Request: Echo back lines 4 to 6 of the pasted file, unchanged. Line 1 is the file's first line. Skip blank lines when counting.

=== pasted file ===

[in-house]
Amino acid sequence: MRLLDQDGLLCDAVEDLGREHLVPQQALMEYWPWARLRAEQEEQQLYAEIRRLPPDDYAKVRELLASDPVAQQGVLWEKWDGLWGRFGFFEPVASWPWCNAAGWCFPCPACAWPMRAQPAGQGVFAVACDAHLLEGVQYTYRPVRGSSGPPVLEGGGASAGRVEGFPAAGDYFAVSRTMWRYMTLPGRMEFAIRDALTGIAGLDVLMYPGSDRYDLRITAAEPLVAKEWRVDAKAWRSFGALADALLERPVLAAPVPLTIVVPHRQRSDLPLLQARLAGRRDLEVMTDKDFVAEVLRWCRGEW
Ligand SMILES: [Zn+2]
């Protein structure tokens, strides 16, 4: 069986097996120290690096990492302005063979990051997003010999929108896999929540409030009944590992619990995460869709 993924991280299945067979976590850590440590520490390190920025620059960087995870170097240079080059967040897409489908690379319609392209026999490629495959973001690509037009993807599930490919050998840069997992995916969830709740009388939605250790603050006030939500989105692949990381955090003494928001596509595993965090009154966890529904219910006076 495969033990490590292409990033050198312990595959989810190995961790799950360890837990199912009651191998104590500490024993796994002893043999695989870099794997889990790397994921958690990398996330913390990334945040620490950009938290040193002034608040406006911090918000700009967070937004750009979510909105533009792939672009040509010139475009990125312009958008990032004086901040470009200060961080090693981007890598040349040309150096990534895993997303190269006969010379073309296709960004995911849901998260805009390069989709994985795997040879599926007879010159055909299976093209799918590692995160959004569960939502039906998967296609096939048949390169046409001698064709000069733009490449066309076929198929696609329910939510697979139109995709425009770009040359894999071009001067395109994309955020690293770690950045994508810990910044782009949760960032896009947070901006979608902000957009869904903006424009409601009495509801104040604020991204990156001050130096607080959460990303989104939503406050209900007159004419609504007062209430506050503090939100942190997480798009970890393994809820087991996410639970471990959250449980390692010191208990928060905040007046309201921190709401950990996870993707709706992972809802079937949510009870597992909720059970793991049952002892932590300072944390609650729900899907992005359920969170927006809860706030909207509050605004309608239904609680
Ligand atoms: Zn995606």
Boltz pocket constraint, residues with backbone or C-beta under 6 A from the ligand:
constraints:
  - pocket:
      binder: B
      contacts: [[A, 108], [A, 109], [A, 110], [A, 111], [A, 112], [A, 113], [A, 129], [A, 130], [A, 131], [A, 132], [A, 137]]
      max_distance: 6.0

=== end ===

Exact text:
């Protein structure tokens, strides 16, 4: 069986097996120290690096990492302005063979990051997003010999929108896999929540409030009944590992619990995460869709 993924991280299945067979976590850590440590520490390190920025620059960087995870170097240079080059967040897409489908690379319609392209026999490629495959973001690509037009993807599930490919050998840069997992995916969830709740009388939605250790603050006030939500989105692949990381955090003494928001596509595993965090009154966890529904219910006076 495969033990490590292409990033050198312990595959989810190995961790799950360890837990199912009651191998104590500490024993796994002893043999695989870099794997889990790397994921958690990398996330913390990334945040620490950009938290040193002034608040406006911090918000700009967070937004750009979510909105533009792939672009040509010139475009990125312009958008990032004086901040470009200060961080090693981007890598040349040309150096990534895993997303190269006969010379073309296709960004995911849901998260805009390069989709994985795997040879599926007879010159055909299976093209799918590692995160959004569960939502039906998967296609096939048949390169046409001698064709000069733009490449066309076929198929696609329910939510697979139109995709425009770009040359894999071009001067395109994309955020690293770690950045994508810990910044782009949760960032896009947070901006979608902000957009869904903006424009409601009495509801104040604020991204990156001050130096607080959460990303989104939503406050209900007159004419609504007062209430506050503090939100942190997480798009970890393994809820087991996410639970471990959250449980390692010191208990928060905040007046309201921190709401950990996870993707709706992972809802079937949510009870597992909720059970793991049952002892932590300072944390609650729900899907992005359920969170927006809860706030909207509050605004309608239904609680
Ligand atoms: Zn995606």
Boltz pocket constraint, residues with backbone or C-beta under 6 A from the ligand: